Not sure what to do, she drags his unconscious body to the tool shed and ties him up. After all, he’s an angel and they have tricks. When he regains consciousness she’s all set to interrogate him about why the angels come to her town, and how to get back her best friend (and almost boyfriend) Chris, who was taken the year before. But it turns out the naked guy in her shed is just as confused about everything as she is. 
He thinks it’s 1956.
Set in the deep south, OUTCAST is a story of love, trust, and coming of age. It’s also a story about the supernatural, a girl with a strange sense of humor who’s got wicked aim, a greaser from the 50’s, and an army of misfits coming together for one purpose: To kick some serious angel ass.

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Rating: 4 Stars.

After reading Angelfall by Susan Ee, I have been incredibly eager to read more “Angel” books to check out if there are any other books just as fantastic as it. Outcast was a very pleasant surprise, I actually wasn’t expecting a great deal from this book. I thought the synopsis basically told the entire story, and the length of the book (300+ pages) didn’t really indicate that something spectacular was going to happen. I need to stop thinking like that. 

This book was actually thoroughly entertaining, and I read it in a day. I could not put it down, even though the plot line was pretty predictable throughout. But for me, this didn’t matter, it didn’t take anything away from the book there were a few surprises that I was not expecting. The writing was very good and I was quite taken with the main character Riley very early on in the book. One more thing I enjoyed about this book (which is sort of similar to Angelfall, but a little less so) is how creepy it was a times. It was just captivating. Also, the ending was a little bit of a roller-coaster ride, and I can’t believe I am okay with what happened, which I think is the best way to feel about an ending that was pretty damn heart-wrenching.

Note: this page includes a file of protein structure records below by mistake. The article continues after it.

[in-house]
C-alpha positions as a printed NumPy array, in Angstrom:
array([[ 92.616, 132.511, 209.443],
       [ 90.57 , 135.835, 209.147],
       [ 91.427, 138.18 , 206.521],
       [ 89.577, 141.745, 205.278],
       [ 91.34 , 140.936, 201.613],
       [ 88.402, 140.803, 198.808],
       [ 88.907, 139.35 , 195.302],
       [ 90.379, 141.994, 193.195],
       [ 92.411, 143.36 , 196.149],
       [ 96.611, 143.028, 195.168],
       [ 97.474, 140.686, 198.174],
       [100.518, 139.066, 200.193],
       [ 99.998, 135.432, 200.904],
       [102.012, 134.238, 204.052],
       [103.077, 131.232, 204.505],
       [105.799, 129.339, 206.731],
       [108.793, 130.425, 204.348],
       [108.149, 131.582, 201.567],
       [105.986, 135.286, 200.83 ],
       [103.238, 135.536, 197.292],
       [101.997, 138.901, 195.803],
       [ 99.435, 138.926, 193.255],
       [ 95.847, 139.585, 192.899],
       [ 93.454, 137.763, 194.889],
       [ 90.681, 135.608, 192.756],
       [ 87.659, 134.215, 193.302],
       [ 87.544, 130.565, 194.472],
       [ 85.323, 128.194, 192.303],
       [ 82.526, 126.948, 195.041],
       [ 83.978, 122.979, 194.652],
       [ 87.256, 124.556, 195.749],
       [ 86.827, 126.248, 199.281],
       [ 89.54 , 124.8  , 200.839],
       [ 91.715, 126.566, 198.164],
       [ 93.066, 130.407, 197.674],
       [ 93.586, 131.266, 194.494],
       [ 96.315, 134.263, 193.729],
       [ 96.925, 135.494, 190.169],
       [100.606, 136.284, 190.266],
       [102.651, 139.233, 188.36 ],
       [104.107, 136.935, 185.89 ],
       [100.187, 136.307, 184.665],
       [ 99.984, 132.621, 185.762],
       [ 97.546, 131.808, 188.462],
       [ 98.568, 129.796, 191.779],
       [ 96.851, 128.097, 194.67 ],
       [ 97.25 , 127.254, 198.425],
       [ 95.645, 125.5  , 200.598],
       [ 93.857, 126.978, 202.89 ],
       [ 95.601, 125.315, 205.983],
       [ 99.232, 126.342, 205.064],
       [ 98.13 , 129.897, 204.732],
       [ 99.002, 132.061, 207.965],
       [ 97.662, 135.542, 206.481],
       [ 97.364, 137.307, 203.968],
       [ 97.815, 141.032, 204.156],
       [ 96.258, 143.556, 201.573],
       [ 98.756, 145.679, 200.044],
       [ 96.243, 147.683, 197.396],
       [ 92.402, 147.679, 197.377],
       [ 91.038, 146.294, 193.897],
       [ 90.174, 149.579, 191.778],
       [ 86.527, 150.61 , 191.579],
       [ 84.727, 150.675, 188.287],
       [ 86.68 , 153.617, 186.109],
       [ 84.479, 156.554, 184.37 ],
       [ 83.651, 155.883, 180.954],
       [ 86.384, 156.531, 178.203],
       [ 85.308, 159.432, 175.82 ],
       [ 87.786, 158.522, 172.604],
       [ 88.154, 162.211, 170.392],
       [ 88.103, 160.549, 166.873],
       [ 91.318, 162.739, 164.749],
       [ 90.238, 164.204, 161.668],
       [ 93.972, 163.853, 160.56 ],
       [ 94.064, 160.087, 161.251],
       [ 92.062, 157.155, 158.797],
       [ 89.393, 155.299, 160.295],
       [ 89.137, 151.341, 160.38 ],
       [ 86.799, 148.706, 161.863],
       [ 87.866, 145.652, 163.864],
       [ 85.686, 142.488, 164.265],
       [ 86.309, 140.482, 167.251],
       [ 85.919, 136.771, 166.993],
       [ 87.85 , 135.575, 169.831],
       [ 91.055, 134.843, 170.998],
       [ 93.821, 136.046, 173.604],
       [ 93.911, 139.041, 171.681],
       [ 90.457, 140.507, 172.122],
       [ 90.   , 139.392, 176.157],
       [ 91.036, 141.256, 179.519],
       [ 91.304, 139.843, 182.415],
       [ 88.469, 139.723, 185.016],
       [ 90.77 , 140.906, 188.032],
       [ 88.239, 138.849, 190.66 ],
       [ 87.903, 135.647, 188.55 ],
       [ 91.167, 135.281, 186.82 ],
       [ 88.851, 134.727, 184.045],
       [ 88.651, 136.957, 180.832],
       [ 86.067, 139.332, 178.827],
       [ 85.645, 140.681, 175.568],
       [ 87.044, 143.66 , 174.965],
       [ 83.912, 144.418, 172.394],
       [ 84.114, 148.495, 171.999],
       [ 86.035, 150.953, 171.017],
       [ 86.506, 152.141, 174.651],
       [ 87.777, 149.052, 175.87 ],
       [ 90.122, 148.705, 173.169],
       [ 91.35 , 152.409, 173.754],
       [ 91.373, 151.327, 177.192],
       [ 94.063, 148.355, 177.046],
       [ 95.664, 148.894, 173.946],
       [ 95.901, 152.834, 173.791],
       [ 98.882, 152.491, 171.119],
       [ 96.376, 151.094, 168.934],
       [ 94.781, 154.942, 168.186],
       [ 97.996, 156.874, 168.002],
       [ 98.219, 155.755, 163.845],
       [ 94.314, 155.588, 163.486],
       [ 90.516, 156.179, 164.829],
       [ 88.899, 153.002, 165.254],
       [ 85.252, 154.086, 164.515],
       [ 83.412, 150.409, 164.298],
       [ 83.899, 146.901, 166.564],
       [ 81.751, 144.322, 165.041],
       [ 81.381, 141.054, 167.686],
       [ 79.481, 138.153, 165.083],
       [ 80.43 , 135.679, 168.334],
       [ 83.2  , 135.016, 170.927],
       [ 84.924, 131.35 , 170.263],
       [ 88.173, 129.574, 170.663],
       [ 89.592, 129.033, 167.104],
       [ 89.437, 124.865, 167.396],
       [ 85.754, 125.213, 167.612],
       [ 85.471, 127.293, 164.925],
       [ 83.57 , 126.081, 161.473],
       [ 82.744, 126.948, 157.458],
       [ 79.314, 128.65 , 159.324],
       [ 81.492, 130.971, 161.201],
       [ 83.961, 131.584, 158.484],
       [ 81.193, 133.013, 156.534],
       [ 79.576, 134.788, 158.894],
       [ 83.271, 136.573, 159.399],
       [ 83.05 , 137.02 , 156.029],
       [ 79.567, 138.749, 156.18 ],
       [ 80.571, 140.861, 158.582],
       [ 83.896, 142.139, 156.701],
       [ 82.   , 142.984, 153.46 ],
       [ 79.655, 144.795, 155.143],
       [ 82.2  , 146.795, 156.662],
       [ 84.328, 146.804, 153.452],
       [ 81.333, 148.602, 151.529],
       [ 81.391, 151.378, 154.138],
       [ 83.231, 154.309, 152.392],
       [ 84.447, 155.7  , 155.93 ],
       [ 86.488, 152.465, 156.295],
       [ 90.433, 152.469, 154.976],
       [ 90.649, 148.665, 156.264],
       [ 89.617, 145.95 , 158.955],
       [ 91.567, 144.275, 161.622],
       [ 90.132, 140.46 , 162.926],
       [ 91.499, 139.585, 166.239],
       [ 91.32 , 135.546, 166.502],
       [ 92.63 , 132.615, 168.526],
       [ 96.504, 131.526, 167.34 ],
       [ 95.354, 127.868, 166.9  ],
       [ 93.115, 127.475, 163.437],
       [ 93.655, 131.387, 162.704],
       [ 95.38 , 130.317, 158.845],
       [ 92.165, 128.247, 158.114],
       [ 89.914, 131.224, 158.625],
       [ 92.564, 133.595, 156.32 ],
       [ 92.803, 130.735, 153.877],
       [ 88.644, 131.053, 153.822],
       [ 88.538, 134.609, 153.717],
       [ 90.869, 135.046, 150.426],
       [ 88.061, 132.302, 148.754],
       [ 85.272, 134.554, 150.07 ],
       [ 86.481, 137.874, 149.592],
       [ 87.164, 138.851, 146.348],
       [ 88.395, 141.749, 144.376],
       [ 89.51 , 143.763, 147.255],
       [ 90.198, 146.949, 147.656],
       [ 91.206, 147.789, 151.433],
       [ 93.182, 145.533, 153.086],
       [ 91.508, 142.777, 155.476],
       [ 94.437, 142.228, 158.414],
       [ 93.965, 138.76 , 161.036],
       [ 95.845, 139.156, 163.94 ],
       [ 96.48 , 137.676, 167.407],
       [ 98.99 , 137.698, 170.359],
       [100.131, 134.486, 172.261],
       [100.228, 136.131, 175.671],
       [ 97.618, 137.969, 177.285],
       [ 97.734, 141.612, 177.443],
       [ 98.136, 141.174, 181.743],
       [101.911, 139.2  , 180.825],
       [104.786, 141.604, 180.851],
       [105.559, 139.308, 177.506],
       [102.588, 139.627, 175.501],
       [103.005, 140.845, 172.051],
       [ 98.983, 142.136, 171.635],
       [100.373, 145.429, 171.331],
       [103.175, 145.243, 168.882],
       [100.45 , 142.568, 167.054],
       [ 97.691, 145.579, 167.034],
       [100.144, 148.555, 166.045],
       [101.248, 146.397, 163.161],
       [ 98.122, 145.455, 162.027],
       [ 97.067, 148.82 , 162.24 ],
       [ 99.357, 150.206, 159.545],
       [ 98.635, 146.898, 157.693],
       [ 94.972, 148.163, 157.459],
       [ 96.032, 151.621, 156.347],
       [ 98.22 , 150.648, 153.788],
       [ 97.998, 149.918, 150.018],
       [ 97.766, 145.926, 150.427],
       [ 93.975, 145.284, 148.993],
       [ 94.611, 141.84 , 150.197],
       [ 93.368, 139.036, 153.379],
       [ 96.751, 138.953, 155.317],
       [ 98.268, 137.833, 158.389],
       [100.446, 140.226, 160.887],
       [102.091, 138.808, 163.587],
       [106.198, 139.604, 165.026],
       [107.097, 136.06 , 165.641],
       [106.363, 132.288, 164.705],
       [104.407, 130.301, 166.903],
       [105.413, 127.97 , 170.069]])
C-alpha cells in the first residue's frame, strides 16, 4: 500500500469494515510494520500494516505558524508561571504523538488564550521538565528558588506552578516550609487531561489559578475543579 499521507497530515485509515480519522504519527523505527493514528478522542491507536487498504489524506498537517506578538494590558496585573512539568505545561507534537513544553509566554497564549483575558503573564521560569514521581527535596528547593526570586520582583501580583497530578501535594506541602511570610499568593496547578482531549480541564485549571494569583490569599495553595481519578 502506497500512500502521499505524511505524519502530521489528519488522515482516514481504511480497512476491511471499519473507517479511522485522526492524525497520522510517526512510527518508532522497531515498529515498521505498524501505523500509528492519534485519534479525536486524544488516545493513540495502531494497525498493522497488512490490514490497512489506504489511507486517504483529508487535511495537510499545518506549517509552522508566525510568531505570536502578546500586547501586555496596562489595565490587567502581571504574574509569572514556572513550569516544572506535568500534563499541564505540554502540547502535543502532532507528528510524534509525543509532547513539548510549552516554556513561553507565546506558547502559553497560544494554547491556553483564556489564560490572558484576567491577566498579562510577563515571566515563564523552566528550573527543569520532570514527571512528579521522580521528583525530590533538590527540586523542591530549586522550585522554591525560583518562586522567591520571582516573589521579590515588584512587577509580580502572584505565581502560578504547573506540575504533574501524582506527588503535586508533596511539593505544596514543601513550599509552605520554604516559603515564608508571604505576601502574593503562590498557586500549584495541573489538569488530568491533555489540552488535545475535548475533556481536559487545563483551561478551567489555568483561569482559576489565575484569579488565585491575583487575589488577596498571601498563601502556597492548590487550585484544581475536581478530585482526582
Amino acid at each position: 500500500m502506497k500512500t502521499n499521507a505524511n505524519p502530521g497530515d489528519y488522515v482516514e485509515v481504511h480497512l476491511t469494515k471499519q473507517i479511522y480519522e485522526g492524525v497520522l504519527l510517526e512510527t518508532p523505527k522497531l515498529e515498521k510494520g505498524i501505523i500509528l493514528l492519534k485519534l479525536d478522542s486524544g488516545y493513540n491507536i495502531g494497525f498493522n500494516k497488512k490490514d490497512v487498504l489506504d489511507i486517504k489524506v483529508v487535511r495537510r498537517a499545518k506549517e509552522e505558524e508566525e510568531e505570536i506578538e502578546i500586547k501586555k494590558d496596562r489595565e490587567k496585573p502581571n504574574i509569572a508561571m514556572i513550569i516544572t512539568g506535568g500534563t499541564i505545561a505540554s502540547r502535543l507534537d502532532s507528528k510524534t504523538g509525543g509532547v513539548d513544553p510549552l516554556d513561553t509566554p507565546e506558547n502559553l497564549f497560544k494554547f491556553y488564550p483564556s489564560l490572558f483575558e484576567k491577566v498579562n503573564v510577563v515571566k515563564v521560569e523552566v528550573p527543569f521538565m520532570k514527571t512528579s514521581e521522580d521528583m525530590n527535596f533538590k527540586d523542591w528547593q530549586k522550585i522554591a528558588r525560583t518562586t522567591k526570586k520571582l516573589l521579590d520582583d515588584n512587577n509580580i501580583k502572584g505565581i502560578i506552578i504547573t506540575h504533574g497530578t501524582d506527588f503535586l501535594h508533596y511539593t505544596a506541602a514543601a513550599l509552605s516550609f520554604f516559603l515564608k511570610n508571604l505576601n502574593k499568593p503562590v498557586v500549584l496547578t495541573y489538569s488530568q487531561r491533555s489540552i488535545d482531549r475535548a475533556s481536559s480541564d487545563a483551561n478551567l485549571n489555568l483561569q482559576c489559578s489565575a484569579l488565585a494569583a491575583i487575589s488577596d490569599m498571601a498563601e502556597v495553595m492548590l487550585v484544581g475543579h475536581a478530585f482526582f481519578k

I think there are various aspects of Outcast that might make people weary about picking it up, especially the religious aspect to it. Now I am an Atheist, but I’ve always had an interest in people’s religious beliefs and this book is very big on the religious front. It was really very interesting to read about this town’s responses to ‘The Taking’ and “angels”, because it is realistic in a sense that something like this probably would happen if these were the circumstances. But I’m not sure how people who have more religious backgrounds than me would take this book. So if you’re religious and thinking about picking this up then I warn you! 

There were also aspects of the book that I thought were very unrealistic, which is why I am giving it 4 stars. For example, the lack of curiosity from people in the town about Gabe. No-one really questioned why he was there and Riley’s parents literally just let him stay with them without questioning him about who he was and where he came from. The same with the town, a town which is constantly watching every little thing that happens there, and which basically ignores Gabe’s arrival. It doesn’t really fit with how Kress has portrayed the town. Also, Gabe’s lack of curiosity about what happened to him really bugged me and really didn’t suit his character at all, it was very unrealistic for someone from 1956 to suddenly wake up now with no curiosity as to what happened to him within that time… Whaaaat?! 

But other than that, I really think this is a book worth reading and it’s a shame it isn’t more well known. Hopefully in the future it will gain some of the recognition is deserves. It was a very enjoyable book, and I find it hard to think that someone could dislike it.